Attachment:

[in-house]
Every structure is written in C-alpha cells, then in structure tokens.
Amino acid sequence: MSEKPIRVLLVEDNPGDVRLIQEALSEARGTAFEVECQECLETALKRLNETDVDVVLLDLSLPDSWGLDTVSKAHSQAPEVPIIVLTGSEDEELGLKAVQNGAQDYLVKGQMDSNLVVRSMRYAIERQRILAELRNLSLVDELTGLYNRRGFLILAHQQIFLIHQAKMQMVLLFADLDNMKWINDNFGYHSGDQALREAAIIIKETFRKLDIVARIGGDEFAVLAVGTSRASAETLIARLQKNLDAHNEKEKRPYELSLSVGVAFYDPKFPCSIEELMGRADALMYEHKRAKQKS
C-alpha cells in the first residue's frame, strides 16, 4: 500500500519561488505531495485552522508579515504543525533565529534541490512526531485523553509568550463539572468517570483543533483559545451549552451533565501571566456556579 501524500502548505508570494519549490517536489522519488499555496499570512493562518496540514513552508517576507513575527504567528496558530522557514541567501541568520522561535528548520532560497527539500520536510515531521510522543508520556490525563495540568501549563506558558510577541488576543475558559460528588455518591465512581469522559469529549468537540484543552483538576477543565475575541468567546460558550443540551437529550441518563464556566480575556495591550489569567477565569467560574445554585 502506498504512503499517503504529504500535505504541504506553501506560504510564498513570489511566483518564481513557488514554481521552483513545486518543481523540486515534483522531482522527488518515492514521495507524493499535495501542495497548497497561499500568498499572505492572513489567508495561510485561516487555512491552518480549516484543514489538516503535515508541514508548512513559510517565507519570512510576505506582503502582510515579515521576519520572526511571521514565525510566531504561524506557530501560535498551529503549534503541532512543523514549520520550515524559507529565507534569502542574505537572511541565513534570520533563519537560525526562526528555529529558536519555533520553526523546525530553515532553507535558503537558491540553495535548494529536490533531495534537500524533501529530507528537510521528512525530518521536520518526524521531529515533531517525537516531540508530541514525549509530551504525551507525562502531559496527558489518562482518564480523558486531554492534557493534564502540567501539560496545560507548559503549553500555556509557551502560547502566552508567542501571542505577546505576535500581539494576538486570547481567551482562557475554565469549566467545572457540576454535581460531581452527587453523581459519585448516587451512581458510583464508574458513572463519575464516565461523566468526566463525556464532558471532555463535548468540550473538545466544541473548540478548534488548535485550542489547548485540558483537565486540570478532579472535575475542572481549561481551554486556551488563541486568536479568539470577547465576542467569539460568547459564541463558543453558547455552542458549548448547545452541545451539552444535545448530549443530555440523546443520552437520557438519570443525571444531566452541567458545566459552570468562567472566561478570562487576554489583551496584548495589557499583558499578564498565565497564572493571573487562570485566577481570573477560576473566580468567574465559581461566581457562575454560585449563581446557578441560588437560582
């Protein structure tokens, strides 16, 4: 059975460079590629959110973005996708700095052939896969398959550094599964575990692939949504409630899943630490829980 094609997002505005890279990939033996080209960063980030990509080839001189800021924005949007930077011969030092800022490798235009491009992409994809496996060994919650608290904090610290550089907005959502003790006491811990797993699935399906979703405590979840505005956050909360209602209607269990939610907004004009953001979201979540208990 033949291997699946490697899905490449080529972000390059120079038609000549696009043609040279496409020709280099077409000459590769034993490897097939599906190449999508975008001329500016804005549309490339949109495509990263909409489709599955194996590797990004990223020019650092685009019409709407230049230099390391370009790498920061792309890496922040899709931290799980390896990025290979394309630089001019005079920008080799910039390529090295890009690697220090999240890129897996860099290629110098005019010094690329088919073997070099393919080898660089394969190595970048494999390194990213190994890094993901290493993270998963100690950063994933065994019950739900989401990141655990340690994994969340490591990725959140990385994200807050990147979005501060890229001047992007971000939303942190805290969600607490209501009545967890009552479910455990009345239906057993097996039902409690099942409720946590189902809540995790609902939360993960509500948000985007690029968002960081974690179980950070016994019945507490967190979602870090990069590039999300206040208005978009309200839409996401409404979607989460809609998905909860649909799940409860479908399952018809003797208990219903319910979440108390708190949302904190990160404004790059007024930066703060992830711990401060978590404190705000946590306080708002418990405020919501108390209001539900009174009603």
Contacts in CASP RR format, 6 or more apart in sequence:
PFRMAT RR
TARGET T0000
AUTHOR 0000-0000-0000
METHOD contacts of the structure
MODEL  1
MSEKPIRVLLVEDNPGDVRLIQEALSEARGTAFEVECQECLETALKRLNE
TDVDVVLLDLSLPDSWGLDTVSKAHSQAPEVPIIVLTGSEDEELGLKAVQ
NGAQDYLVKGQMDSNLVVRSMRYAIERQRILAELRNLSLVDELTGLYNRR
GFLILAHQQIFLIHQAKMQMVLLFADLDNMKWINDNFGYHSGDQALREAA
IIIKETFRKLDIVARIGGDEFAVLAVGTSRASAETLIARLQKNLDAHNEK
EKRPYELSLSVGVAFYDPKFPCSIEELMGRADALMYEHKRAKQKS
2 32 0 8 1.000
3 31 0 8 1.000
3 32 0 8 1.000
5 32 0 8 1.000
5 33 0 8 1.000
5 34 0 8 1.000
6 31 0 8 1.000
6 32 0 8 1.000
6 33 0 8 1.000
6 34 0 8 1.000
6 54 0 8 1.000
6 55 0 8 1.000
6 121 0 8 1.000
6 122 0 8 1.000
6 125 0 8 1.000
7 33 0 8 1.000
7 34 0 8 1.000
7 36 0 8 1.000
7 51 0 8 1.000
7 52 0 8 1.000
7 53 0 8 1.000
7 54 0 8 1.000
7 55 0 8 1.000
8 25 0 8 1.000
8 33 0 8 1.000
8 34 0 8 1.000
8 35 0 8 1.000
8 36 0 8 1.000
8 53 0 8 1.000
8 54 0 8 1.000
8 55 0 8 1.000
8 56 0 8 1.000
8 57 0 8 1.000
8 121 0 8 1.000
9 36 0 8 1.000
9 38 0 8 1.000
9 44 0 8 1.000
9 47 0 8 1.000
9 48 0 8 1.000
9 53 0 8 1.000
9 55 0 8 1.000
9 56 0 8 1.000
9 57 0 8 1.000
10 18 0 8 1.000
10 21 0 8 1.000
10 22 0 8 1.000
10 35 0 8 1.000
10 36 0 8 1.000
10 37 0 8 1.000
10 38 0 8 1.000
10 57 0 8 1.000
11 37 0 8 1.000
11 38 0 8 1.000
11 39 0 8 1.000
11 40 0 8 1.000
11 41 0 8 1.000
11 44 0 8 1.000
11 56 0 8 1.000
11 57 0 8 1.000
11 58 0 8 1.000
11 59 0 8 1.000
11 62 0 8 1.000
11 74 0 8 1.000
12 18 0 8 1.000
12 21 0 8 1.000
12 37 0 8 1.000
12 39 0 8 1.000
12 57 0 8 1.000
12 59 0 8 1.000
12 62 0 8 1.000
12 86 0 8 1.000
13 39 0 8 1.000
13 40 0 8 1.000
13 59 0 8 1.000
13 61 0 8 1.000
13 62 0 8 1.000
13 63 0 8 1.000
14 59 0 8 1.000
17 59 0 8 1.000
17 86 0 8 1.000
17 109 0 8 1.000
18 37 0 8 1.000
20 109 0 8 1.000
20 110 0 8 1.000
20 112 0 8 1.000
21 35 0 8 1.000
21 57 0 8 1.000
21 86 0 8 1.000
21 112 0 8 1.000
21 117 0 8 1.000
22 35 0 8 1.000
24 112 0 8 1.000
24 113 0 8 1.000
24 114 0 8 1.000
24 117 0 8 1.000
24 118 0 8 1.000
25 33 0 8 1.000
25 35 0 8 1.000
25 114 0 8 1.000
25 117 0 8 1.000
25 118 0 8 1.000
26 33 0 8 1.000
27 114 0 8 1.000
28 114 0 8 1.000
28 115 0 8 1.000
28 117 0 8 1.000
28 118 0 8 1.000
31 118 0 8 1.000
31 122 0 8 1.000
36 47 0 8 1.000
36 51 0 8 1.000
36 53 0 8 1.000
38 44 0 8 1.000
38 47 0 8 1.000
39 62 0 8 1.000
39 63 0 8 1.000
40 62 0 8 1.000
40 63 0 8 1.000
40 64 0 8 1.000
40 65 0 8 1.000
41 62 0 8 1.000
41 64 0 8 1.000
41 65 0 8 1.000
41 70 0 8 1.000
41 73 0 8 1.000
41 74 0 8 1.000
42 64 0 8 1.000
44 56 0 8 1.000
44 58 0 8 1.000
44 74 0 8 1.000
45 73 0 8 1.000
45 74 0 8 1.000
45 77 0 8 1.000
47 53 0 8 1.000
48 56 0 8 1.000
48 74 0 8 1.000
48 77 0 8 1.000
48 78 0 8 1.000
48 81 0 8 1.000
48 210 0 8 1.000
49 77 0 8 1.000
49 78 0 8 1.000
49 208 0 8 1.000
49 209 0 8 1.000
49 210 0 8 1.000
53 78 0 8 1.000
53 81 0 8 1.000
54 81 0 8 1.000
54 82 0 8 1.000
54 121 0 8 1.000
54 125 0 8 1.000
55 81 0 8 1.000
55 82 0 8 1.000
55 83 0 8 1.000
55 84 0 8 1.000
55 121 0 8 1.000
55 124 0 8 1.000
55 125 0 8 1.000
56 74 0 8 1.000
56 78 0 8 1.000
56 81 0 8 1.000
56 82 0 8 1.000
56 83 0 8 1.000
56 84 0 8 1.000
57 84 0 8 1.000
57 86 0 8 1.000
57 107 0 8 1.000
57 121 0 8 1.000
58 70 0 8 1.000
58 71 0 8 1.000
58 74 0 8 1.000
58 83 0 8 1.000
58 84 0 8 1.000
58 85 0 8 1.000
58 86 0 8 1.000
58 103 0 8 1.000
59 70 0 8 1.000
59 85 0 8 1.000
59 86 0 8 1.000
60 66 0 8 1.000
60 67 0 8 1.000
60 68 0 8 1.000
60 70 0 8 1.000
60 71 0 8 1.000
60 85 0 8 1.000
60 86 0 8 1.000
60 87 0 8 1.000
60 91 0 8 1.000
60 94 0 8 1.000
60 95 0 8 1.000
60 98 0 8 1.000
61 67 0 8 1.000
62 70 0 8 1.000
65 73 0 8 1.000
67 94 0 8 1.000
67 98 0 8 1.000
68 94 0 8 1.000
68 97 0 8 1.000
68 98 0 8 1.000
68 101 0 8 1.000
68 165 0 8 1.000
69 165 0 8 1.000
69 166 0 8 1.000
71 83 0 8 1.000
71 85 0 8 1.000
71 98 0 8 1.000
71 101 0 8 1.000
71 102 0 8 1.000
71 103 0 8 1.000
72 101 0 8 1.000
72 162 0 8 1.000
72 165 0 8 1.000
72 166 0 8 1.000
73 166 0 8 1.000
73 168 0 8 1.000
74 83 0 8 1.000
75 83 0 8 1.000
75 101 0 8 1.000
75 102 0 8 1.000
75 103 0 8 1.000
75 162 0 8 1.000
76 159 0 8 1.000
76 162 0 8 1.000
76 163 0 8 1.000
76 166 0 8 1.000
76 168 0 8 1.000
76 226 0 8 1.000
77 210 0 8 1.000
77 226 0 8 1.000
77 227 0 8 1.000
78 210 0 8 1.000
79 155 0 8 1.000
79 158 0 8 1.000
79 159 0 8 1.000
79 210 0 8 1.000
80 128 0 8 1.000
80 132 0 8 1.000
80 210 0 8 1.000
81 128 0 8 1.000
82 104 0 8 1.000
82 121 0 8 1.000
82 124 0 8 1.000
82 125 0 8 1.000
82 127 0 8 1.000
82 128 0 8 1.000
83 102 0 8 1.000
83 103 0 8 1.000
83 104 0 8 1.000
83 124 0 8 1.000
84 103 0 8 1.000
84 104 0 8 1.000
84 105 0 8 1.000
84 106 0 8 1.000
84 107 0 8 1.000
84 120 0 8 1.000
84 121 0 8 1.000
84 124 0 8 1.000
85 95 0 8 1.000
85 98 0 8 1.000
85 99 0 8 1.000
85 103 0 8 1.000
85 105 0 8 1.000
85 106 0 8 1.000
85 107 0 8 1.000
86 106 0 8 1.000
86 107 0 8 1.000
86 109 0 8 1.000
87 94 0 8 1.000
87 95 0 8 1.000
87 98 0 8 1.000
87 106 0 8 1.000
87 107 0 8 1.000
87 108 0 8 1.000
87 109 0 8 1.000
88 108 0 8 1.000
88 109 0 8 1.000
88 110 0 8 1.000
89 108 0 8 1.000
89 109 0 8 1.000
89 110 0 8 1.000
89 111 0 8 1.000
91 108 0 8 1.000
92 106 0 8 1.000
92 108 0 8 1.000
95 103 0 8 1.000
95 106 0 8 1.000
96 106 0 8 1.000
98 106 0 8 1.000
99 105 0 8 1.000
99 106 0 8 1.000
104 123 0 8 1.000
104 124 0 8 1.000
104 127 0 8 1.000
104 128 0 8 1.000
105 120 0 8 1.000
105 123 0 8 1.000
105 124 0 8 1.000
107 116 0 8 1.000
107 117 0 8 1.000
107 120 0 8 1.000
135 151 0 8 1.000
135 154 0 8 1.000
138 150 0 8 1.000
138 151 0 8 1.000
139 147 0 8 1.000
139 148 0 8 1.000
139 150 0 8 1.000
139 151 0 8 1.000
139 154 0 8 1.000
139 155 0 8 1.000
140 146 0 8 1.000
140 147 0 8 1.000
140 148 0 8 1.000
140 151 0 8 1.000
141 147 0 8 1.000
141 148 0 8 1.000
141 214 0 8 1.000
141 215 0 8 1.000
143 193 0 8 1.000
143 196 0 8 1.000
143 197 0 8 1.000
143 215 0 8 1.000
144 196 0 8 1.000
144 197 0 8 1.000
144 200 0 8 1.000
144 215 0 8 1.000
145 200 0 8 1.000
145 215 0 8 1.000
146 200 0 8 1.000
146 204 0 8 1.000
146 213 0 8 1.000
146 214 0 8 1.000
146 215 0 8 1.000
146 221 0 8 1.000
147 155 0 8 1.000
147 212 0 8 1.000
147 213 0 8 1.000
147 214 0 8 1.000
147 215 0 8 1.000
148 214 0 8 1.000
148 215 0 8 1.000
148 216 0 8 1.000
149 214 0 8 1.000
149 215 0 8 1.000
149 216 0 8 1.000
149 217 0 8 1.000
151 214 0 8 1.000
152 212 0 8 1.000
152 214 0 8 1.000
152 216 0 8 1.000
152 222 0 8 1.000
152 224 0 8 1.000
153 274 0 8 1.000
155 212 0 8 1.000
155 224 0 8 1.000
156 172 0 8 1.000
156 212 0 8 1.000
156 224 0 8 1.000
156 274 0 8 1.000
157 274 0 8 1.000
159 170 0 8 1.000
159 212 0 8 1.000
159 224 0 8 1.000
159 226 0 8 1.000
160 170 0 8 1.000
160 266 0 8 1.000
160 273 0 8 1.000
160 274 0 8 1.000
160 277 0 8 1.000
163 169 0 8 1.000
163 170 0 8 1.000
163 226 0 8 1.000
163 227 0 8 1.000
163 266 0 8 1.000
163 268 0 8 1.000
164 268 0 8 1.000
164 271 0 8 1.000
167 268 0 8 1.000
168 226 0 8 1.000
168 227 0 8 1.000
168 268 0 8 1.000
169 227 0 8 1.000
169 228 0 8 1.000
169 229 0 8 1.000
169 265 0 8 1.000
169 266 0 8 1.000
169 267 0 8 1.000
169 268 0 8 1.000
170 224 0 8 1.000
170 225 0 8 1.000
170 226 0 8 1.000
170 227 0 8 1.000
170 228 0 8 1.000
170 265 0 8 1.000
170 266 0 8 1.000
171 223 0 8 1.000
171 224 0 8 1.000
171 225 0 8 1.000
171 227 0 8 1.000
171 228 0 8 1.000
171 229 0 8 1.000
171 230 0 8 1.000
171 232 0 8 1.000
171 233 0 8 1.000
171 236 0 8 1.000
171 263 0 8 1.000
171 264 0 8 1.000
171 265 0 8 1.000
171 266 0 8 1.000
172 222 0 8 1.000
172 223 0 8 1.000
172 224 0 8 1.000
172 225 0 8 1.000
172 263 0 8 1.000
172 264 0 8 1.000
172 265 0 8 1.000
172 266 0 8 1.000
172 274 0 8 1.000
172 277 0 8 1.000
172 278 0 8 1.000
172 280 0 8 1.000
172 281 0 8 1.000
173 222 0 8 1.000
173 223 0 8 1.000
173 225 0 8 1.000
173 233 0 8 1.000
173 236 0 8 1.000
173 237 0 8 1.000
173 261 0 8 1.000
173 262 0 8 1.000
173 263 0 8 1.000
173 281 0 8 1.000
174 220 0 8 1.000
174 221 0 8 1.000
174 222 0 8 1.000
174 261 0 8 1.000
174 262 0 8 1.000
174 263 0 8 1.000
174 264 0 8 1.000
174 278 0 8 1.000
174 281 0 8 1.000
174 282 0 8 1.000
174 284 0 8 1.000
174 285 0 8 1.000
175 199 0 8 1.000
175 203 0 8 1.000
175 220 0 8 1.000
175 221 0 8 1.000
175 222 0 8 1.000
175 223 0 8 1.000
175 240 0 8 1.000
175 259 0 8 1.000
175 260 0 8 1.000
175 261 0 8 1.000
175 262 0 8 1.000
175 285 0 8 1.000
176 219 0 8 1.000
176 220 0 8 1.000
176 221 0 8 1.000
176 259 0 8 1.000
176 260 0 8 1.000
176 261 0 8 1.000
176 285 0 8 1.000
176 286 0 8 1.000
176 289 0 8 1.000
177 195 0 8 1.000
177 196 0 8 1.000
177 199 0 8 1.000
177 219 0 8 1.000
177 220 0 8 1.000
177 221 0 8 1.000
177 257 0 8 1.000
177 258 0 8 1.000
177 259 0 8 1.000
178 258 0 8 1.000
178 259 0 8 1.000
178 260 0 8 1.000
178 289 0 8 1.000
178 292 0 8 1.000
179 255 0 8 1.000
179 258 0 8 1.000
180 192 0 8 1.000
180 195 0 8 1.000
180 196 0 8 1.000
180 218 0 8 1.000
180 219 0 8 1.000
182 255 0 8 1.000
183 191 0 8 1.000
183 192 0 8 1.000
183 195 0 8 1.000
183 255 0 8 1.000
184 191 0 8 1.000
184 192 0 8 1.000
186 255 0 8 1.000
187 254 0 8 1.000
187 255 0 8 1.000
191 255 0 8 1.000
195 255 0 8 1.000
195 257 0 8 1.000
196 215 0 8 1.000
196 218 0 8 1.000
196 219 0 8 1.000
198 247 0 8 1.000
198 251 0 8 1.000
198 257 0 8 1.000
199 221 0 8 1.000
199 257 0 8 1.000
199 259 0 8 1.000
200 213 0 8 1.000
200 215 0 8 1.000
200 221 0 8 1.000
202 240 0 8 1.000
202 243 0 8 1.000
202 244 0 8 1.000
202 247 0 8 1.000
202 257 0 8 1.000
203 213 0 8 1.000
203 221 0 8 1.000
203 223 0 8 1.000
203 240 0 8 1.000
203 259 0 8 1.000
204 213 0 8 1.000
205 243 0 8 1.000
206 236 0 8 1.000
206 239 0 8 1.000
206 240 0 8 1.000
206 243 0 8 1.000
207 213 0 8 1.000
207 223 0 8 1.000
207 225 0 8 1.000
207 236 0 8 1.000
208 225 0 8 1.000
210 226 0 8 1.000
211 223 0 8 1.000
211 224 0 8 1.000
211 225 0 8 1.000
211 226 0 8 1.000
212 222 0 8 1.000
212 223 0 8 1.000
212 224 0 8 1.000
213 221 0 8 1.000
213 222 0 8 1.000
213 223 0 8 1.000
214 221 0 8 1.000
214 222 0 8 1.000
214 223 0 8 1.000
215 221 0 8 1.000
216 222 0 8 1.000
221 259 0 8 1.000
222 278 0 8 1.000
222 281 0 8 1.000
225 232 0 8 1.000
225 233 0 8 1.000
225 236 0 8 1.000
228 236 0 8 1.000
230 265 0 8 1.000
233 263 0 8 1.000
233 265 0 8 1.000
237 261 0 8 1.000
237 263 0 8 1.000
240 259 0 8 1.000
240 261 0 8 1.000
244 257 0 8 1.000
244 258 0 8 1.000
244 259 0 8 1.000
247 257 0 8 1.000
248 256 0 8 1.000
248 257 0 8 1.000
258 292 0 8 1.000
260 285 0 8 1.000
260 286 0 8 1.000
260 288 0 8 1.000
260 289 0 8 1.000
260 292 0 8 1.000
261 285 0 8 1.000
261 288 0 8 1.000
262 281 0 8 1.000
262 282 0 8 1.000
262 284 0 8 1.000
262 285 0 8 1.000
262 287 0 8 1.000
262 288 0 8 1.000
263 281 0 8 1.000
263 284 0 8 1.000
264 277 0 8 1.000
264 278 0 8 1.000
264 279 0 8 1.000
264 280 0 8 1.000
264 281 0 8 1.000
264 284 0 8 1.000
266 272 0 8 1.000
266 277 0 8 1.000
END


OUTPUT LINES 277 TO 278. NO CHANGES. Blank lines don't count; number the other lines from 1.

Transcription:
85 99 0 8 1.000
85 103 0 8 1.000